Coldsleep Lullaby has two interweaving plotlines going. One takes place in the modern day, and is written like a whodunnit detective story where a police officer must navigate various twists and turns to solve a murder. The other plotline, taking place three hundred years earlier, provides context to the foundation of the community where the modern murder takes place. This helps add another layer to the significance of the case the detective tries to solve. It is not until the end of the novel that we see how these two plotlines relate more directly.
Graphic Descriptions of Violence
Many crime fiction authors from Southern Africa use graphic descriptions when writing about crimes that take place in their novels. For example, in Wake Up Dead, there was plenty of horrific deeds being committed in every chapter. The author not only writes about these events he writes in an extremely graphic style using very descriptive words. As a reader I questioned if the author used these graphic situations only for the sake of the shock value it produces from the reader. Further research revealed that the author had spent time with gangs and tried to stay as true as he could to the reality of these horrific prevalent crimes.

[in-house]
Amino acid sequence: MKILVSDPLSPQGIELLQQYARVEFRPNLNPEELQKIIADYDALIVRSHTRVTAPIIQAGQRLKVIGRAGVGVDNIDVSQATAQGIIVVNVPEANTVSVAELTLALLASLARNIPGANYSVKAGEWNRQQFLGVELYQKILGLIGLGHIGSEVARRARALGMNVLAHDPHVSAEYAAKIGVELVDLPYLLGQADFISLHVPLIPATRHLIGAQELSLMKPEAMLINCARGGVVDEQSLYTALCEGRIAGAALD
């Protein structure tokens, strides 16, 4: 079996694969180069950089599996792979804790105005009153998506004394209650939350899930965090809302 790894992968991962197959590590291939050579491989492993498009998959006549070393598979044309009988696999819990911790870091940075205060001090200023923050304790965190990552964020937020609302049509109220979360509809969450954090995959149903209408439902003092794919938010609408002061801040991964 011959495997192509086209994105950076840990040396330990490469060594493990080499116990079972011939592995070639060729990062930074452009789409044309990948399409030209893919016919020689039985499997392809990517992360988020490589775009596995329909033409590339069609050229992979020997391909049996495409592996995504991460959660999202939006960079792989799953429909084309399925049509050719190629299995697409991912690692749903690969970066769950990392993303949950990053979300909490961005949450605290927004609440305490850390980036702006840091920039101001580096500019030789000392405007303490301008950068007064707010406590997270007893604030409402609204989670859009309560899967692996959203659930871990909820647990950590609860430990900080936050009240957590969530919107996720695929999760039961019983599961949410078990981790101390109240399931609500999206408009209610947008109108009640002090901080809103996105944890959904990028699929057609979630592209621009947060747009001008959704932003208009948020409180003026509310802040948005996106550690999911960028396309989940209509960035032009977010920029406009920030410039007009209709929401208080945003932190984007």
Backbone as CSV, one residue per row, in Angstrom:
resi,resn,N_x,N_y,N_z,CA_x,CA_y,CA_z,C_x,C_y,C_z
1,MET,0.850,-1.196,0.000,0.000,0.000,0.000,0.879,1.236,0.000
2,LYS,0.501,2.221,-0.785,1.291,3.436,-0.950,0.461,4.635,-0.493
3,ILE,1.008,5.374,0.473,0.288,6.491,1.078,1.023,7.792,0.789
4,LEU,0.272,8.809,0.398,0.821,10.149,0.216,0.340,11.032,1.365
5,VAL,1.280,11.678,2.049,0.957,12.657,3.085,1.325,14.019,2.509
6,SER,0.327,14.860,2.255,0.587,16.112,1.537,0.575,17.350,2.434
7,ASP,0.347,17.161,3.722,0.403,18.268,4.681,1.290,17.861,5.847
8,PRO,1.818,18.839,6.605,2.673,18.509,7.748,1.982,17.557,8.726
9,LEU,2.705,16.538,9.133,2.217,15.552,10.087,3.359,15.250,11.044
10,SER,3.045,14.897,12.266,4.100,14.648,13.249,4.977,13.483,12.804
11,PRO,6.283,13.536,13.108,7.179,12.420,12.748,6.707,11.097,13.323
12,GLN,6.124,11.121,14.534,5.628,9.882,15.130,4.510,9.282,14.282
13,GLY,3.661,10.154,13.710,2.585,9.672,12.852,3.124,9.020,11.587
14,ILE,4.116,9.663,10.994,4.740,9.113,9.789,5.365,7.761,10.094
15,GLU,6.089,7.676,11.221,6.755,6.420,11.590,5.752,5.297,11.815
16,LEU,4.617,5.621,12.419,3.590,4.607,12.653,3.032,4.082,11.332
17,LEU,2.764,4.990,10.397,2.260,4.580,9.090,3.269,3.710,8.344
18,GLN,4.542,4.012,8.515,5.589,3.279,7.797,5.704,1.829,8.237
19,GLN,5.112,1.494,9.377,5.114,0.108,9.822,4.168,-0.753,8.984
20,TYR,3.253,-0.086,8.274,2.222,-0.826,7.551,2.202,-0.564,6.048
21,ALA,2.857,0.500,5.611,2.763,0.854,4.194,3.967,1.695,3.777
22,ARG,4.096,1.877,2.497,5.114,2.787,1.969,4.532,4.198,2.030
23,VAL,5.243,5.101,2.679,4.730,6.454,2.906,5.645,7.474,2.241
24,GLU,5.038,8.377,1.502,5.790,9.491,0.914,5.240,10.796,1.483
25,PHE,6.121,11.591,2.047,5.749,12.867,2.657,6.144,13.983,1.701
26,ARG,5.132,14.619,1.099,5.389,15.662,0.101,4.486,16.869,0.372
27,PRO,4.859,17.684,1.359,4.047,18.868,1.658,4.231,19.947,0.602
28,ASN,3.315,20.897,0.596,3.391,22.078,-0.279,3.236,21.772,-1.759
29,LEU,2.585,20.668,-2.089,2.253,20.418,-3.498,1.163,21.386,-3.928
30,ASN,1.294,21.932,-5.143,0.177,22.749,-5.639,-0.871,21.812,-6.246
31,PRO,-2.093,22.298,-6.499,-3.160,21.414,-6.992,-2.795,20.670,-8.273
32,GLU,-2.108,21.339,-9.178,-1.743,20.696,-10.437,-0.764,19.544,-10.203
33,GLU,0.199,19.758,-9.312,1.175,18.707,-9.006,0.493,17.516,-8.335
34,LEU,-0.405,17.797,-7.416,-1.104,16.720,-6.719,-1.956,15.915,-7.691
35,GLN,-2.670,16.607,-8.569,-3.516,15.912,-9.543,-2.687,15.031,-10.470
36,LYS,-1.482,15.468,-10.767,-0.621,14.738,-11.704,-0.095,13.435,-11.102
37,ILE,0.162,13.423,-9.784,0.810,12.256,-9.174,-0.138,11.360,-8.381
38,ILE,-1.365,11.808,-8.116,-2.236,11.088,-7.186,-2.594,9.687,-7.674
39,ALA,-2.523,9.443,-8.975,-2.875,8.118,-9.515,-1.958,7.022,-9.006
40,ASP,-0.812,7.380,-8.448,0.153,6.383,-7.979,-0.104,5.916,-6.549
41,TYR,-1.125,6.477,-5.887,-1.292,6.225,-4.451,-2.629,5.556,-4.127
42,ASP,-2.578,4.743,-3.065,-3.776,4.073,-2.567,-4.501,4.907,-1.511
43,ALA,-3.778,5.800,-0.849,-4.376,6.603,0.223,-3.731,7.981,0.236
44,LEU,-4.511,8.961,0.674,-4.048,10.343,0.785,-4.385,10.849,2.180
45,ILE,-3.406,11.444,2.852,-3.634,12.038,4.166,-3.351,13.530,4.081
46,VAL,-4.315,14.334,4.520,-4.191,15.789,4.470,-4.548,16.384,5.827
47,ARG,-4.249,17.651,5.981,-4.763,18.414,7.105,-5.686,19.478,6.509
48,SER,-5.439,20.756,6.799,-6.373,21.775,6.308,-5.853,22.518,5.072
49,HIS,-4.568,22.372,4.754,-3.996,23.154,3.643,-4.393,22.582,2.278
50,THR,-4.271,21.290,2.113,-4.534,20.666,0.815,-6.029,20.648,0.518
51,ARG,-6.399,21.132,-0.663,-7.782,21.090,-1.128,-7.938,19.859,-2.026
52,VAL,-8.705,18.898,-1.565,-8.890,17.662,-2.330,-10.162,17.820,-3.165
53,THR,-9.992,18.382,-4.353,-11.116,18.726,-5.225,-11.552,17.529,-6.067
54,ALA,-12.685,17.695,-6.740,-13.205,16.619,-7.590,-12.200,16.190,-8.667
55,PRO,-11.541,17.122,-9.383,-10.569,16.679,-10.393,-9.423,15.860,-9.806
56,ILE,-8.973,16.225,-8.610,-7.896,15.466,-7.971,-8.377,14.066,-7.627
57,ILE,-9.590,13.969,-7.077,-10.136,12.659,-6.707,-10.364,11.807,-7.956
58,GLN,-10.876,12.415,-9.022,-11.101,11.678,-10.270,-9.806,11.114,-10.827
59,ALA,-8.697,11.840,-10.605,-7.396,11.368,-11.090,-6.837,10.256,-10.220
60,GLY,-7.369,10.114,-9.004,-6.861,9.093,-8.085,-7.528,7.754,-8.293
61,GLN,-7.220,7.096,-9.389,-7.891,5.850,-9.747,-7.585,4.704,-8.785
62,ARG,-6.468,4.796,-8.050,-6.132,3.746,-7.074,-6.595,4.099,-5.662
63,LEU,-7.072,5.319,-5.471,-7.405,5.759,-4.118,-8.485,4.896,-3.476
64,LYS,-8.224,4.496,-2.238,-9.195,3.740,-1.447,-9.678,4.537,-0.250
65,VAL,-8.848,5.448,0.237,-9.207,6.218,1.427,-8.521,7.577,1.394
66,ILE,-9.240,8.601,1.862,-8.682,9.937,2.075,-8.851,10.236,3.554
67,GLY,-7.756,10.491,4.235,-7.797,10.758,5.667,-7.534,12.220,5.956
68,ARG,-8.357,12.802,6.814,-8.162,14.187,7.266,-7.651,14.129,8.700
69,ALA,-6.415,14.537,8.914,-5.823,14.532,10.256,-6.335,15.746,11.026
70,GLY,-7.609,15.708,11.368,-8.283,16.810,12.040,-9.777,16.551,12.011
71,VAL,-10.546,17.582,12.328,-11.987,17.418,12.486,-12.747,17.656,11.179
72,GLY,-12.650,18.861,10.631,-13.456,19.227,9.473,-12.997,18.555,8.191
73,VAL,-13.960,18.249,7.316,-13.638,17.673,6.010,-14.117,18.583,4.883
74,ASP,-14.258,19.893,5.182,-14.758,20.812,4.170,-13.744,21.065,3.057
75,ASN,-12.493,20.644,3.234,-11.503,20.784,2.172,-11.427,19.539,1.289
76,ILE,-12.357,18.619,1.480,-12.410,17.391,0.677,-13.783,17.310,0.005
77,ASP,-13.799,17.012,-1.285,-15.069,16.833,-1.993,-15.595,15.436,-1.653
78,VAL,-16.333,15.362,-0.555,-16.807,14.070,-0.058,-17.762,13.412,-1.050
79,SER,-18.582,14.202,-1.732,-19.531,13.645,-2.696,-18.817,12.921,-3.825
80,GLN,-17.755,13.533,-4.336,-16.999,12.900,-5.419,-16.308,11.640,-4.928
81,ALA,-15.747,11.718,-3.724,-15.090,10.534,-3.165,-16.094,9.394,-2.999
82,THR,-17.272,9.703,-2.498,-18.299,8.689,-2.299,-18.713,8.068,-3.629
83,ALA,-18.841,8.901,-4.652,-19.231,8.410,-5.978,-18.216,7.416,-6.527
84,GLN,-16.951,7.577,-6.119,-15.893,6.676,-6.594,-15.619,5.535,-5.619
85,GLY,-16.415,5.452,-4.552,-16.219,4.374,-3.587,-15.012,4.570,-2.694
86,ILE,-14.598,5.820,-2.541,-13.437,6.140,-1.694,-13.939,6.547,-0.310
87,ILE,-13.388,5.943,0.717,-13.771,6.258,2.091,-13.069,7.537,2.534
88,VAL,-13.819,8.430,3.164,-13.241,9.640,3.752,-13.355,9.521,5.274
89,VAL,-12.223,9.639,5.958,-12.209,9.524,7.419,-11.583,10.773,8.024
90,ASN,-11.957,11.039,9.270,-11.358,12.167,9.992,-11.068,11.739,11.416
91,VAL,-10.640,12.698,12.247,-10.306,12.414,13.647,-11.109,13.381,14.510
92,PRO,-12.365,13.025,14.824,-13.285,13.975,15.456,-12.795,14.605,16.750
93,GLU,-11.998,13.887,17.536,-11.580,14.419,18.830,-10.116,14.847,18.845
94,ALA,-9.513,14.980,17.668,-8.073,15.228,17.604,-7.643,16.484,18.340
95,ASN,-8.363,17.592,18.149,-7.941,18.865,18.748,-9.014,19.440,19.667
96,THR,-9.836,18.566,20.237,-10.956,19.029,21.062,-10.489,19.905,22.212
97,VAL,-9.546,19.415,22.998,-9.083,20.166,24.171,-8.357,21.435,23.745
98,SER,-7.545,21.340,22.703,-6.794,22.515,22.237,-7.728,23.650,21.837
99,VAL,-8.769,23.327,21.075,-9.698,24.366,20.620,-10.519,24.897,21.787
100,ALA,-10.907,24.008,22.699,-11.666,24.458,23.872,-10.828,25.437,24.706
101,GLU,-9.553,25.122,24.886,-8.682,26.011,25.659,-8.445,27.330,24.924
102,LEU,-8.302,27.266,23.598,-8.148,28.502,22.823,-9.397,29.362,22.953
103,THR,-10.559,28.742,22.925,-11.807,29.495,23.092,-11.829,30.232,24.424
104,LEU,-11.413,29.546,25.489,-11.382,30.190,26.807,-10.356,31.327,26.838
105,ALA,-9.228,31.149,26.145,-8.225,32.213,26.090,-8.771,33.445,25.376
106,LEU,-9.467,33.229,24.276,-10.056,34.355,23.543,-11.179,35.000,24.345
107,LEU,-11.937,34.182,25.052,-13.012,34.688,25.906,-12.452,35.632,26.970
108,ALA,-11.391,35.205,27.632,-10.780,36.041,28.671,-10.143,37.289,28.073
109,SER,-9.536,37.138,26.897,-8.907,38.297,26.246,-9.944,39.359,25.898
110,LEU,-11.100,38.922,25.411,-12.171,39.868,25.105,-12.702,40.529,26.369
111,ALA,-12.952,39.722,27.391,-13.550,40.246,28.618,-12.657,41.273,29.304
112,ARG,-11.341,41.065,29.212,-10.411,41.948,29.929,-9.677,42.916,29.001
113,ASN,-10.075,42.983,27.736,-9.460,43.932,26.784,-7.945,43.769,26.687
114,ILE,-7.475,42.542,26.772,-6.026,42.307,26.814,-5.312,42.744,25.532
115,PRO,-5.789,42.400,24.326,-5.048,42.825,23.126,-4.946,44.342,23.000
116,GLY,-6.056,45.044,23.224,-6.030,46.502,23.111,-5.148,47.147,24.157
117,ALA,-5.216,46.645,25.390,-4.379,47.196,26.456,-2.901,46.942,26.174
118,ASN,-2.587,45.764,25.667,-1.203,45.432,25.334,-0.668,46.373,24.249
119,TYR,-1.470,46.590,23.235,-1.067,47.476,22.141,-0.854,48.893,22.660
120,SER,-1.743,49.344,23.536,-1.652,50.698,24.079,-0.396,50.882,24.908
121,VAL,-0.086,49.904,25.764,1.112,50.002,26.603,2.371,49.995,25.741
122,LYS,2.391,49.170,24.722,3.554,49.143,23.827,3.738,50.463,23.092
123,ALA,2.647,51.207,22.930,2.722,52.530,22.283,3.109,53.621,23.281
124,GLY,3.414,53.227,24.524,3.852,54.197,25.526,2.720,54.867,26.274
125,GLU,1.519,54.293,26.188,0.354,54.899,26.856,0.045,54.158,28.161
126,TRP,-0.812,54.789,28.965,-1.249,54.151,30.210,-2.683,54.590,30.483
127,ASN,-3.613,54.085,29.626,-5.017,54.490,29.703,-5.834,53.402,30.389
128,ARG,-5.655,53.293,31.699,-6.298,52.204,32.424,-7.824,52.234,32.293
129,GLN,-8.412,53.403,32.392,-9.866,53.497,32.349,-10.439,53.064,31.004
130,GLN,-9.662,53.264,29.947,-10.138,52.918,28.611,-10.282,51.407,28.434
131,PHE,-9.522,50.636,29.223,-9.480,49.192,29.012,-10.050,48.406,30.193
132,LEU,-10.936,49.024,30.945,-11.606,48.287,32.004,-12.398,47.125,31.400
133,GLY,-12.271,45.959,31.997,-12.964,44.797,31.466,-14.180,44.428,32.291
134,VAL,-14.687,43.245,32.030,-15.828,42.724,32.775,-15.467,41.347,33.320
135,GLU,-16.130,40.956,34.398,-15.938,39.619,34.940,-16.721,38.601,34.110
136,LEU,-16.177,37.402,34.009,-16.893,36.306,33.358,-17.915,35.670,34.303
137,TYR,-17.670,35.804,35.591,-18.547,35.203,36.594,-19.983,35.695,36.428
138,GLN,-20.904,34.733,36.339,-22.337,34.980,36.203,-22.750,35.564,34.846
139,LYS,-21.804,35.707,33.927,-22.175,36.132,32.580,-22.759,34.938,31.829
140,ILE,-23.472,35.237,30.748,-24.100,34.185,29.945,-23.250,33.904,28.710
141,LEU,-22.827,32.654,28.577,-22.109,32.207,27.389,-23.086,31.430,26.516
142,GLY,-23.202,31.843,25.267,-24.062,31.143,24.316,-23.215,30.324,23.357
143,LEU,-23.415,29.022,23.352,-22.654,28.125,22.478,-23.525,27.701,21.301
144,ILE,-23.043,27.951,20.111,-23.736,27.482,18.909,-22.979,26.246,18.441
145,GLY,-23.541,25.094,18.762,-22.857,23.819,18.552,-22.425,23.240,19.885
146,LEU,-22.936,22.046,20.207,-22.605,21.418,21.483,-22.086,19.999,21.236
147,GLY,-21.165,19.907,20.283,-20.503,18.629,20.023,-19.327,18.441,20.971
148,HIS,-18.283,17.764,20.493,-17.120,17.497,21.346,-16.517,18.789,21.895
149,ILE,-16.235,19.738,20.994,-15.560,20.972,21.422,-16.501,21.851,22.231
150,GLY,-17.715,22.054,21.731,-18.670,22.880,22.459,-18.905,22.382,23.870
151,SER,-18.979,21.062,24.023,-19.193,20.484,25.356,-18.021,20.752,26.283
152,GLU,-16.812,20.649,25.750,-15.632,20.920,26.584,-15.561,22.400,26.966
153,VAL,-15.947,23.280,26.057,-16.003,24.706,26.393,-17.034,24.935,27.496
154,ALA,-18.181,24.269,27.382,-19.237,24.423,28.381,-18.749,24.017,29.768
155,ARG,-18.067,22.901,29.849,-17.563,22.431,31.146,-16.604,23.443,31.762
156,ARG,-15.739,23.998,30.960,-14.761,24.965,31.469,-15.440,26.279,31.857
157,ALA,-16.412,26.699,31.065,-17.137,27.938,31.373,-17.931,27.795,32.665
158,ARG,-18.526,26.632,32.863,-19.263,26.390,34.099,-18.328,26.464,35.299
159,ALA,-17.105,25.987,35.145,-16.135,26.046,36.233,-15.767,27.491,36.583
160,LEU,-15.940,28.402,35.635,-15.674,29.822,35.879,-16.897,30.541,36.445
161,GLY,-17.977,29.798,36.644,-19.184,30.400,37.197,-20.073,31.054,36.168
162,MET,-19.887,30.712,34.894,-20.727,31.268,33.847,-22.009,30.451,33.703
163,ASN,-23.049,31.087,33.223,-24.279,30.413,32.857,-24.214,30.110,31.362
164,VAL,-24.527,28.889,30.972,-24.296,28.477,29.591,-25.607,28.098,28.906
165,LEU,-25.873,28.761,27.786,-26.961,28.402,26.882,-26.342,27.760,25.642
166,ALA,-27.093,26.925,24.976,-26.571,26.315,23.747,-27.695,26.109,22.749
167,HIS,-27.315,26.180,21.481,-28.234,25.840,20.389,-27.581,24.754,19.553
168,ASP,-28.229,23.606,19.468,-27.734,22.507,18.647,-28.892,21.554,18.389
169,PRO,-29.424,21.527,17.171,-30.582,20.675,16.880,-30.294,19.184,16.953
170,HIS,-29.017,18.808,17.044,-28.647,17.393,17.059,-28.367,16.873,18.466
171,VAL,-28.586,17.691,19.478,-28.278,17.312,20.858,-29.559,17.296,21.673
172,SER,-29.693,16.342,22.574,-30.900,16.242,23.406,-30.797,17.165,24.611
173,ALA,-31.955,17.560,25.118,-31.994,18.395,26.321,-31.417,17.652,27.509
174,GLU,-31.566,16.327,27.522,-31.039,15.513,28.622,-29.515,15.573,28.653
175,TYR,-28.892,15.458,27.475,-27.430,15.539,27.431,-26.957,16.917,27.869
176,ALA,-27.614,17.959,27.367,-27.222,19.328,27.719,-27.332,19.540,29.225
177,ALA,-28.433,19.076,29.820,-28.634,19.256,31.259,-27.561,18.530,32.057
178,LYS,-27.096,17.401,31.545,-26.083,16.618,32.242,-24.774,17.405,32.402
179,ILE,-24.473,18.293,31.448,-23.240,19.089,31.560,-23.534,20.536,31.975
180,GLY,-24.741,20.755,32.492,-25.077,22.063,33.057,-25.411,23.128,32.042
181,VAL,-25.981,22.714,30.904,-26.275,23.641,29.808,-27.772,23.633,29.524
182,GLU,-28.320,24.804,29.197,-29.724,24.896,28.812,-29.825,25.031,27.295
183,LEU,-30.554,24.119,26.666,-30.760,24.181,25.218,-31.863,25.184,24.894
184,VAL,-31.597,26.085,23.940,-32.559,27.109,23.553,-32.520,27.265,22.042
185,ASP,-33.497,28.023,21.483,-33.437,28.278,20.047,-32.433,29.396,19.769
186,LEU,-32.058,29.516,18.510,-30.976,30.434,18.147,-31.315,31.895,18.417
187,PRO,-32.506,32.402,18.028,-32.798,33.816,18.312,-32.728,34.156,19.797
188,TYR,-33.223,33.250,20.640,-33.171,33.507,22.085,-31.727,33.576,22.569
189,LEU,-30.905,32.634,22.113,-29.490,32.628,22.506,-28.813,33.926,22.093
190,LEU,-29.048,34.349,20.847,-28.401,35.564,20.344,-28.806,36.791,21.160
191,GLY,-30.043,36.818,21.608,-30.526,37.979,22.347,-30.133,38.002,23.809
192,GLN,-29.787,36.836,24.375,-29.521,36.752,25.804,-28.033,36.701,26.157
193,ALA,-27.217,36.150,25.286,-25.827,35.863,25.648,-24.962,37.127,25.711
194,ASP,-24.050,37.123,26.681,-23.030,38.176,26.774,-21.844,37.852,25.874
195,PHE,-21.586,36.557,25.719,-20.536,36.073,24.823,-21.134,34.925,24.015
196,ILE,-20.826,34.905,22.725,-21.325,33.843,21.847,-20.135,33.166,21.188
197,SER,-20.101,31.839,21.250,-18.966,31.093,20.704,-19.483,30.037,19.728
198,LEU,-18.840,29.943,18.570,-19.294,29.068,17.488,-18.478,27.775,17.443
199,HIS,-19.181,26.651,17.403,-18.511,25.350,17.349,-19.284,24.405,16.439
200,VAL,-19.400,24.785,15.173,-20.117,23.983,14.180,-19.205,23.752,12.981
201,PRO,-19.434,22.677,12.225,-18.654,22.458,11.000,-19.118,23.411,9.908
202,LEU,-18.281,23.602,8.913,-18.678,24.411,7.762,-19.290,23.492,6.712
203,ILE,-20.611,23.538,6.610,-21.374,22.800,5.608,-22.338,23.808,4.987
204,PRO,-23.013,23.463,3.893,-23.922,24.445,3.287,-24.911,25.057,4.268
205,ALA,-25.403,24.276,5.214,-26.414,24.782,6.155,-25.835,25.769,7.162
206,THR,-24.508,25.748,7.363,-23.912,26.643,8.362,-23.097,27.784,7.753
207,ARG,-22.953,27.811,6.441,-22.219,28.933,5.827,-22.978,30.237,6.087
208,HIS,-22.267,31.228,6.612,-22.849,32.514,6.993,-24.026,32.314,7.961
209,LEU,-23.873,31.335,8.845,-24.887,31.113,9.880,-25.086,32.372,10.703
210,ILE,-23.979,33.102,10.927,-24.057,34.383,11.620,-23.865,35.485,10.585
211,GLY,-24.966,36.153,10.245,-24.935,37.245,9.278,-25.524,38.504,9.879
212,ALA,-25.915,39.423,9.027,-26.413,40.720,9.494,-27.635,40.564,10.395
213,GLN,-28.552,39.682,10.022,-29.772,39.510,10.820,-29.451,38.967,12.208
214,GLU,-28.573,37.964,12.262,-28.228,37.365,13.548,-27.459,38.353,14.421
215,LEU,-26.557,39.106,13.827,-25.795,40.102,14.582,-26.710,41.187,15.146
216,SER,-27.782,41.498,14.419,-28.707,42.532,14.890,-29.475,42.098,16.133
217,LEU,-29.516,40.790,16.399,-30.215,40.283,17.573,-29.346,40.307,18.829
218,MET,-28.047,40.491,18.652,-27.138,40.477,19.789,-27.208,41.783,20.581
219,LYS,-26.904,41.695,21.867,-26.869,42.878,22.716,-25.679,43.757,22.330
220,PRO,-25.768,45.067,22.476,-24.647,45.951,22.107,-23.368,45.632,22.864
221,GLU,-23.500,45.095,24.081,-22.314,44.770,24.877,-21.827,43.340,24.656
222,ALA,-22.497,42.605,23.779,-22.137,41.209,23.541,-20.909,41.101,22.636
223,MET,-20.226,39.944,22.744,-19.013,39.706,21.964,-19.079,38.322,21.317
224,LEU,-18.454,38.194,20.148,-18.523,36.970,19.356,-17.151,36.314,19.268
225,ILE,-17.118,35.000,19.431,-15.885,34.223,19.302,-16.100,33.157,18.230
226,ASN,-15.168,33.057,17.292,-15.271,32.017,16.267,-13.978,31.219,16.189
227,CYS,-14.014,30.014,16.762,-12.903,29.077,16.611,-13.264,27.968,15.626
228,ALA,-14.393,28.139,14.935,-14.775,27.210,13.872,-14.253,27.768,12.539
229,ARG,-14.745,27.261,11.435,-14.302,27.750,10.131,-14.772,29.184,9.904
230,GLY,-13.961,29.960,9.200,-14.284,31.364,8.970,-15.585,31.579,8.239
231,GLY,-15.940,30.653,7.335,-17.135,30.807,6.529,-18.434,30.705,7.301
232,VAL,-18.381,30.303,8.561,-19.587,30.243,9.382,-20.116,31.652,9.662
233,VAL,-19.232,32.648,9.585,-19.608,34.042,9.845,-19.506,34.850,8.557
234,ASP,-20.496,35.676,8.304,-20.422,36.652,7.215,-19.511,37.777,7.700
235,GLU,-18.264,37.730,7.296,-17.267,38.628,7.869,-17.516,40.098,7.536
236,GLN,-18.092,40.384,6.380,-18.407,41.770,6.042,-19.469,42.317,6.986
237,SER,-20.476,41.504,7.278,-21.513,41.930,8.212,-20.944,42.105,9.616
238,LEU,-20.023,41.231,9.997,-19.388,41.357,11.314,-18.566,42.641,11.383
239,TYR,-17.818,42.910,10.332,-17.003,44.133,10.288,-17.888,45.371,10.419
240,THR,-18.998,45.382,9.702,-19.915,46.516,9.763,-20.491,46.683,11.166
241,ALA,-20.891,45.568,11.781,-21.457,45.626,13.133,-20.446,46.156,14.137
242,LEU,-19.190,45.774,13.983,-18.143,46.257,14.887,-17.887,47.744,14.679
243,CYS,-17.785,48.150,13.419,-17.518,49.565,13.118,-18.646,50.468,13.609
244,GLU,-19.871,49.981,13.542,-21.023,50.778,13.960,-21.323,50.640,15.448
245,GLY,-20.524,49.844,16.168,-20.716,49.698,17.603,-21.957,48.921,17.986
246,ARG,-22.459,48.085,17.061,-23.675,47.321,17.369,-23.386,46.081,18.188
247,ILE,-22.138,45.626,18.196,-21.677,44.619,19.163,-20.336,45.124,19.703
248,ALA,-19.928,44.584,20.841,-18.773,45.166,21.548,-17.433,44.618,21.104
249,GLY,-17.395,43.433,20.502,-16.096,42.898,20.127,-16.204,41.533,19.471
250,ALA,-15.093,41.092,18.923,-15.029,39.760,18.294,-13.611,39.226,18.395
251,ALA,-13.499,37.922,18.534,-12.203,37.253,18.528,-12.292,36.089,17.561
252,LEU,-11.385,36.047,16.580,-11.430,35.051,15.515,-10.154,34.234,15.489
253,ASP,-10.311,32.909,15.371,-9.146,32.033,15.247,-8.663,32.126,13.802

The Screaming of the Innocent had a particularly graphic description when a villager who was forced to be a part of the ritualistic murder describes the murder to the advocates and lawyers before committing suicide. During the recount, the villager speaks about how the men cut up the girl piece by piece (while she was still alive), while the girl was begging him to help her. This use of graphic imagery is used to finally give the reader the true account of what happened to the girl after reading for so long mixed messages from the corrupt government. Dow portrays this graphic scene because it is a way into the truth from years of silence.